Taking a broad financial planning view of what's going on in the world, I'd like to think we are making progress in getting the economy back to where it needs to be. However, that doesn't mean that the stress of COVID-related financial woes will just magically disappear. For millions of people, the pandemic has served as a source of financial distress and worry, prompting many investors to place a call to their financial advisor. Market volatility in recent months is the highest it’s been since Black Monday, which occurred over 30 years ago. In fact, we are experiencing the largest volatility spike linked to a disease outbreak in history.1
Living through COVID-19 is stressful, and feeling hopeless about an unpredictable stock market certainly isn’t helping. So, if you’re worrying about your investments, there are some effective ways to reduce stress and make a plan moving forward.
Prioritize Your Mental Health
Mental health professionals have long acknowledged the detrimental effects of stress. Chronic stress affects sleep, cognition, and overall physical health.2 When we're experiencing financial (as well as social) uncertainty, it’s important to make regulating your mental well-being a priority. High stress levels actually change human perception, increasing the likelihood of impulsive decision-making.3 That's why it’s wise to explore certain stress-managing lifestyle changes before making any important investment-related decisions.
Reducing Stress Without Changing Your Finances
Stress makes us feel as if we’re not in control of our lives. This is why taking control of your lifestyle wherever you can, independent of finances, is so important. The following strategies have been proven to have positive effects:4
- Focus on your wellness. Although they’re timeworn suggestions, they do work: exercise regularly, get enough sleep, eat well, and practice mindfulness. Schedule time for recreational activities that you enjoy and that make you happy. Or, explore a new hobby that you find interesting.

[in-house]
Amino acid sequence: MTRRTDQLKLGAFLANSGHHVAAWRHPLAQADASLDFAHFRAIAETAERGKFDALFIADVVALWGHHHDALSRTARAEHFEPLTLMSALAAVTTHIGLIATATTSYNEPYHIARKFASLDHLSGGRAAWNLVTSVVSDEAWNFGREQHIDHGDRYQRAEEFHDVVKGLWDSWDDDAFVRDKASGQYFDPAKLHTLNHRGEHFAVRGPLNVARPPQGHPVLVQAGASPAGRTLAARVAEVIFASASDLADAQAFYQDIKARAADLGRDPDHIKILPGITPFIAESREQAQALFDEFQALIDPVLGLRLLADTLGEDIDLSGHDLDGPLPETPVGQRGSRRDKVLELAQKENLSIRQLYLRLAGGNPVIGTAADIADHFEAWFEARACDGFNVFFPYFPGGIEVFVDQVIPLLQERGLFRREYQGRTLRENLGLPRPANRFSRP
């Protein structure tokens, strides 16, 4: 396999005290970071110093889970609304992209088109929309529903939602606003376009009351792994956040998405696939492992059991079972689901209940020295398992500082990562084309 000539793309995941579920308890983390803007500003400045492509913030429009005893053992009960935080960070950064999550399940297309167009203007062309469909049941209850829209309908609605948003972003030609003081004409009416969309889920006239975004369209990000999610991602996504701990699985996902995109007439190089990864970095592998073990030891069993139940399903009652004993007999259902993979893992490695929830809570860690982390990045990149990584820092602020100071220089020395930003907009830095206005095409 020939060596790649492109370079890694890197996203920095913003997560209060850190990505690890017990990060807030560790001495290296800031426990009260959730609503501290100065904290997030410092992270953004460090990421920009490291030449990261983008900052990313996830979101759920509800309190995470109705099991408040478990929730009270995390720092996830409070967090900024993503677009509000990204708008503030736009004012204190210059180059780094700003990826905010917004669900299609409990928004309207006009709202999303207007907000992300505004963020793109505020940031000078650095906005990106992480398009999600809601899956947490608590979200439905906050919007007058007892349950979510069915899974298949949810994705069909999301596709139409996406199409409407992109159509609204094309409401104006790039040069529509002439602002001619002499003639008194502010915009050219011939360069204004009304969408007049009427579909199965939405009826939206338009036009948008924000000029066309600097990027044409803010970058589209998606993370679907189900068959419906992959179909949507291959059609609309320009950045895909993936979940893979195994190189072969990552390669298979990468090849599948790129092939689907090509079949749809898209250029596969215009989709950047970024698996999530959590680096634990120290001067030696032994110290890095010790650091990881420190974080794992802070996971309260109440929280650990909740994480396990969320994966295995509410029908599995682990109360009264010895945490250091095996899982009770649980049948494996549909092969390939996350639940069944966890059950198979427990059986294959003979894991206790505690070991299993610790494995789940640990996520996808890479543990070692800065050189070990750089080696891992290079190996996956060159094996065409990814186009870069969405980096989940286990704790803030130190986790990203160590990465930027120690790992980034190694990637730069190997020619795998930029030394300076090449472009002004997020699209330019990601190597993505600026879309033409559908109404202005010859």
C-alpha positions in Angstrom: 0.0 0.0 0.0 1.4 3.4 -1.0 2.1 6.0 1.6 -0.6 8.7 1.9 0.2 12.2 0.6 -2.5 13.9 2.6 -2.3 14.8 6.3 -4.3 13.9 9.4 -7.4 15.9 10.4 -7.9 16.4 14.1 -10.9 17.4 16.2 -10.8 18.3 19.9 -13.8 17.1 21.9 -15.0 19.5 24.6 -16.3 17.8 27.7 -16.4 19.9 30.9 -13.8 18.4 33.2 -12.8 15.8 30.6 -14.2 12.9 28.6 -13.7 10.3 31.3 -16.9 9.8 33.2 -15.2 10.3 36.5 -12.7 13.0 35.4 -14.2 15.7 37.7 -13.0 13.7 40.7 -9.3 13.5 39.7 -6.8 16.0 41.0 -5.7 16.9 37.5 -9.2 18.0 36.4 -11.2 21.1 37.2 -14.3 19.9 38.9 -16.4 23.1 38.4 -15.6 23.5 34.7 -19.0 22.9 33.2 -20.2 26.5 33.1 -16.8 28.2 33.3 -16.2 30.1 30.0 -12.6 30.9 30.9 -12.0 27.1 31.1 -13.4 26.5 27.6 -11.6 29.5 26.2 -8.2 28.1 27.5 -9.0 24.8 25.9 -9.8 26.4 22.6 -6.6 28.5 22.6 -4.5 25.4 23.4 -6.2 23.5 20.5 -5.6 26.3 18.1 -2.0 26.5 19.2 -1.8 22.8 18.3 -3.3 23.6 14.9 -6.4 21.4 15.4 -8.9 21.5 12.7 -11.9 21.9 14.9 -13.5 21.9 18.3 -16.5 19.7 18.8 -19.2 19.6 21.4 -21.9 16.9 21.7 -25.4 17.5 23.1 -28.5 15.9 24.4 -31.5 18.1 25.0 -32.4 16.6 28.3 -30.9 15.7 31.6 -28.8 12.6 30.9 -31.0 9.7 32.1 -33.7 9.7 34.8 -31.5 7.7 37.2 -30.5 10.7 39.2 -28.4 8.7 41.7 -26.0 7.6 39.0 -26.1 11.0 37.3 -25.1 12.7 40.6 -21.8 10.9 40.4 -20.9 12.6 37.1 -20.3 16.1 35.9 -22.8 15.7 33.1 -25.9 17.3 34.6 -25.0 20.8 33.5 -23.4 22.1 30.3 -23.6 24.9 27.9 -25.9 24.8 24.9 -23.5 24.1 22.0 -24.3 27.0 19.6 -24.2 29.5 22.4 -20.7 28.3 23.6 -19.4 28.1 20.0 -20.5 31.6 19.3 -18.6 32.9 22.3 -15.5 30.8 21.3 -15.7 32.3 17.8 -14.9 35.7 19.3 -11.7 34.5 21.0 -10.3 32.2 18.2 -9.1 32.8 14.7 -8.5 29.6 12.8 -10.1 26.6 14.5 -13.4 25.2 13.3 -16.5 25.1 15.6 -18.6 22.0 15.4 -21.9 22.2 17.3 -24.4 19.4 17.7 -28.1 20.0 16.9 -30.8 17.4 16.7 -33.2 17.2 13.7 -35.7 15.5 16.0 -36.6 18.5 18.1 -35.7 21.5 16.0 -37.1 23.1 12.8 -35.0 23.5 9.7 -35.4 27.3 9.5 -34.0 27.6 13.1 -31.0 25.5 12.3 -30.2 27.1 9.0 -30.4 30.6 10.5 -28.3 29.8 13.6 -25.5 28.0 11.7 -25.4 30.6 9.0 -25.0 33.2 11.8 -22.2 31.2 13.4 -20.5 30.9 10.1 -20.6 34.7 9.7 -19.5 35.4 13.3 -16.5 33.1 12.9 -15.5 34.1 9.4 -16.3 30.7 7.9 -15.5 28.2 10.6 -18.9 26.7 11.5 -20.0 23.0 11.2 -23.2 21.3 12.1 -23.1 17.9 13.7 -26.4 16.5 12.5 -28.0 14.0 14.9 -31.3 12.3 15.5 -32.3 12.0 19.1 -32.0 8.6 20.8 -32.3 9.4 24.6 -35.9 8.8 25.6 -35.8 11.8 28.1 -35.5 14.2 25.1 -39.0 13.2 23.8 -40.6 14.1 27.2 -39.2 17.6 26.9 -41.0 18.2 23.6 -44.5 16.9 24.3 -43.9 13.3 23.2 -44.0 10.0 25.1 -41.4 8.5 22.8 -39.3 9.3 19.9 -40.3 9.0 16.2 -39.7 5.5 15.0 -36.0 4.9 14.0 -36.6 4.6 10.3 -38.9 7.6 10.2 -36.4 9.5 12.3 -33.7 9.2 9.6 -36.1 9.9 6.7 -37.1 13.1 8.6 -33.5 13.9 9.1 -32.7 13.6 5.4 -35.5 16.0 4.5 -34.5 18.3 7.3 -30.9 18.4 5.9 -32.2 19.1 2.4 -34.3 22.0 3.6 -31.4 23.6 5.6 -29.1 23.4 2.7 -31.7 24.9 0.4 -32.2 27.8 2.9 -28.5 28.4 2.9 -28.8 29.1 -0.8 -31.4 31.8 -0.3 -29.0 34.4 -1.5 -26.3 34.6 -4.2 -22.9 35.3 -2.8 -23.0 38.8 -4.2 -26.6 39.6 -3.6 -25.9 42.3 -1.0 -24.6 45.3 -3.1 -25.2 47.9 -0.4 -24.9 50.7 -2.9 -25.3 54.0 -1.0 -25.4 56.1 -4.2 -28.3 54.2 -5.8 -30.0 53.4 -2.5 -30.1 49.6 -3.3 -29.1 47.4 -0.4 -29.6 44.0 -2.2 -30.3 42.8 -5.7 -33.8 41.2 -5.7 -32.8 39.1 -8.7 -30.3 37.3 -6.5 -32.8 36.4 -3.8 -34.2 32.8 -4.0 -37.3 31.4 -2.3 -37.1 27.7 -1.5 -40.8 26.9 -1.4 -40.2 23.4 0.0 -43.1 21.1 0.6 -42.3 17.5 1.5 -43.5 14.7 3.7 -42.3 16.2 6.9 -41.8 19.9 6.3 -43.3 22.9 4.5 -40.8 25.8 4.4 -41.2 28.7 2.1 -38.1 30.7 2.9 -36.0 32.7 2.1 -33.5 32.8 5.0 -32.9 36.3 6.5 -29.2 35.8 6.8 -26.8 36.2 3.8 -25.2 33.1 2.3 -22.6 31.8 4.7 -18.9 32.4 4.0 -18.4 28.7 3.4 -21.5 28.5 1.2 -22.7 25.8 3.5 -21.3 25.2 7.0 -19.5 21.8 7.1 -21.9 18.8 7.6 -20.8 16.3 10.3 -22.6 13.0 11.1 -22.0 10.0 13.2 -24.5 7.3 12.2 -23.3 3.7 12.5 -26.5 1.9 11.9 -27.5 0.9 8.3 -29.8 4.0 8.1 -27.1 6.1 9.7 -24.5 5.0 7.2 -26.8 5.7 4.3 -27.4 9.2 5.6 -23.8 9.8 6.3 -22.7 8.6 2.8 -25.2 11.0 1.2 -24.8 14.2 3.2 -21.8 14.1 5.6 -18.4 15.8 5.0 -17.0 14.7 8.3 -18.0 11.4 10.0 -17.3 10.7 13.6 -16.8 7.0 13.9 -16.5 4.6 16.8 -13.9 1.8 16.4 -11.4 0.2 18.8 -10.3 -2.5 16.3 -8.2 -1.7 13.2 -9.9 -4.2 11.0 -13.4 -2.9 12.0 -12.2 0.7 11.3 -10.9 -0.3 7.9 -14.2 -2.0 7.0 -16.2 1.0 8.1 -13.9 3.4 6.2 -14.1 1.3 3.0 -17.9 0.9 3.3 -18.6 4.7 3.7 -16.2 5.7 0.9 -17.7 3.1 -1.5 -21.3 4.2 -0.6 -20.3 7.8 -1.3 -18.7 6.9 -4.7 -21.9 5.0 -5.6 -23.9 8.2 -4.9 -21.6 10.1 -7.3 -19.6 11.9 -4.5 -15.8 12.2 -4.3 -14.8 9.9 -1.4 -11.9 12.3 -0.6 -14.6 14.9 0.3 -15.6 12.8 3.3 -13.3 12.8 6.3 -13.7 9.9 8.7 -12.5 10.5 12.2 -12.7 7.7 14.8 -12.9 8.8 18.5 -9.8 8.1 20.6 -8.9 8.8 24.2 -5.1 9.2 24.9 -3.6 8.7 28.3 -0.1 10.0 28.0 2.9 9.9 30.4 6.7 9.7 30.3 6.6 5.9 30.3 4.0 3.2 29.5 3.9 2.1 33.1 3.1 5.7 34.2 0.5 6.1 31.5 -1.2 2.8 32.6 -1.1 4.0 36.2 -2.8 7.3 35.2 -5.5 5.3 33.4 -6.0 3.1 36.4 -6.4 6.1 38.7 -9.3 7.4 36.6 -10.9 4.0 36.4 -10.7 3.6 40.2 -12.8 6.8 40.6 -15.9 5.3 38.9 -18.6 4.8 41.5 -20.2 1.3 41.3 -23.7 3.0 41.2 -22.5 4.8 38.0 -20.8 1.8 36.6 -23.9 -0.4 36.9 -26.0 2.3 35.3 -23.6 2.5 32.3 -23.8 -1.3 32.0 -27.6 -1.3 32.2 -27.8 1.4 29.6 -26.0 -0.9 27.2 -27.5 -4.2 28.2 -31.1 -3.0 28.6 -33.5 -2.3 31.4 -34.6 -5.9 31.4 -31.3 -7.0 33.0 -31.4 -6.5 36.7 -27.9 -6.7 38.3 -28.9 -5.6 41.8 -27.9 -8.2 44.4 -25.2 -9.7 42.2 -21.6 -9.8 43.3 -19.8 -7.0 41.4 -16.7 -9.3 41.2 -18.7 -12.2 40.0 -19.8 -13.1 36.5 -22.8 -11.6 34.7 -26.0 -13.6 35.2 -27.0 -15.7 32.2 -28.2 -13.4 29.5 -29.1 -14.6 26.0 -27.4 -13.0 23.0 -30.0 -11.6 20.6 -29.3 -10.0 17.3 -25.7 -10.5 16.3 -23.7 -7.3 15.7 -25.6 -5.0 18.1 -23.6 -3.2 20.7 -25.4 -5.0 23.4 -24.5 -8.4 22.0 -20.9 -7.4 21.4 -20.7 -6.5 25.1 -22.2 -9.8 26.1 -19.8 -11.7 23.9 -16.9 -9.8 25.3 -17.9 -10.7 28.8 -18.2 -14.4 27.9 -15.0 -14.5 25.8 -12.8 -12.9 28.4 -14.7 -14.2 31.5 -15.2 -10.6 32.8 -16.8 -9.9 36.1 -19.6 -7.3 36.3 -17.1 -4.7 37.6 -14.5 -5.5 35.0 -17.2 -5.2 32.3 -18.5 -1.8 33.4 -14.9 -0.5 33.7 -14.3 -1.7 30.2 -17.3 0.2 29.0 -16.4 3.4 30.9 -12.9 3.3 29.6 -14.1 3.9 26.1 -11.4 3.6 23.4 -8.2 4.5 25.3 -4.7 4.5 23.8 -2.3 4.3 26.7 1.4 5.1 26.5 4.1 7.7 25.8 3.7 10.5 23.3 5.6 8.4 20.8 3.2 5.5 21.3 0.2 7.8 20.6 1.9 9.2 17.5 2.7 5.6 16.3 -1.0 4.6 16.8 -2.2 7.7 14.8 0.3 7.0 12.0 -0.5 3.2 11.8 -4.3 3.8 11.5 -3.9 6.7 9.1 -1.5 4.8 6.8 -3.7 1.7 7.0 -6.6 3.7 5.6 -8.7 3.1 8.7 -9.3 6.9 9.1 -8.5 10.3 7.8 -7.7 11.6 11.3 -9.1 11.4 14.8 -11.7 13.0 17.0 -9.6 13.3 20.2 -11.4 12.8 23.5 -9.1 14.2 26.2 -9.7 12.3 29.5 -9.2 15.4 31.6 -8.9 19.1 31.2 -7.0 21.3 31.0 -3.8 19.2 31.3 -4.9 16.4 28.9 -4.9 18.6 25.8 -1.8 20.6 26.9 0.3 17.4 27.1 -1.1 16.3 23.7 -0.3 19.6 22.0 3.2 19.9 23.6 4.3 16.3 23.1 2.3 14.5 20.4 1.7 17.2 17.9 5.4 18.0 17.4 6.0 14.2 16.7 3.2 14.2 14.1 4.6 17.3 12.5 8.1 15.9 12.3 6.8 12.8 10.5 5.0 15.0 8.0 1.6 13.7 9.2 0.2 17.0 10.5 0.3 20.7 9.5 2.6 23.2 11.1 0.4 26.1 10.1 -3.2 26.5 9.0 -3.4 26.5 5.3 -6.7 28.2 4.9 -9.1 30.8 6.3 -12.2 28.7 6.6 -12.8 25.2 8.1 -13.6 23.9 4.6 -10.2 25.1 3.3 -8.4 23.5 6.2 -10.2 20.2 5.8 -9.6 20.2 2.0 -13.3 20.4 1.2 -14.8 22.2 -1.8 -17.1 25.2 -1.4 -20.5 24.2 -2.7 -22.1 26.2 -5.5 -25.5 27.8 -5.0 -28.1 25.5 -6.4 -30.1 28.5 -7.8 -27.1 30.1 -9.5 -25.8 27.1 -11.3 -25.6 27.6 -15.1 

- Stay away from unhealthy coping mechanisms. These are often more difficult to recognize than you might expect. Don’t smoke or drink excessively to cope with stress, and be careful not to overwork yourself or take unnecessary risks.
- Maintain connections with people. Social support improves resilience to stress.5 Meanwhile, experiencing the combined effects of financial stress and social distancing due to coronavirus leads to feelings of isolation. Lean into your support system and be available for them to lean into you. And connect with others to avoid feeling consumed by anxious thoughts.
Approaching the Volatile Market
While all of these steps can help you handle stress, it’s impossible to really do so without addressing the cause of the stress: the anxiety you feel about your investments.
The first step is to accept what’s happening economically around the world. The optimistic 11-year bull run has taken a sharp downturn, so we’re now in a period of inconsistency.6 That's simply a fact, but it doesn’t mean investors have to live in a constant state of stock-induced anxiety. In your approach to the stock market, keep these guidelines in mind.
Take a Step Back
Checking your portfolio over and over is ill-advised in general, and even more so during a market downturn. For most, investing is a long-term proposition. Constant checking of your investments is not only unnecessary, but often causes aggravated stress - the same is true for over-consuming news reports about the stock market. This increases the likelihood that you'll make hasty, emotionally-driven decisions. Stepping back from your investments, even for a short time, may help you gain some needed perspective.
Assess Your Financial Goals
While you should avoid obsessing over it, seasons of volatility are a great time to talk to your financial planner and reassess your portfolio, focusing on your long-term goals. Why is your portfolio made up of these specific investments? Why are you investing in the first place?
Despite a dynamic stock market, most investors’ long-term goals probably haven't changed. Keeping yourself conscious of long-term returns is key. And remember that your investment plans will are highly likely to outlast a period of market volatility.
Making Investment Decisions
If you have an advisor, talk to him or her about your concerns. If you don’t and think it’s time to work with a financial planner, now is an opportune time. Regardless of your circumstances, the fundamental priority is to avoid making uninformed decisions. Having patience while seeing your losses isn’t easy. That said, while the average bear market losses total about 33 percent on average, bull markets last much longer and see average gains of 159 percent.7
Remember that, historically, the stock market has always recovered after downturns.8 Bear markets are a normal part of investing that are to be expected. Still, it’s hard to see an upside as anxiety spreads among investors. It’s understandably stressful when you feel the security of your investments is threatened. However, don’t allow a volatile market to cause you too much distress. Long-term returns will outweigh the short-term losses. Until then, focus on yourself, especially your mental well-being, and solidify your financial plans.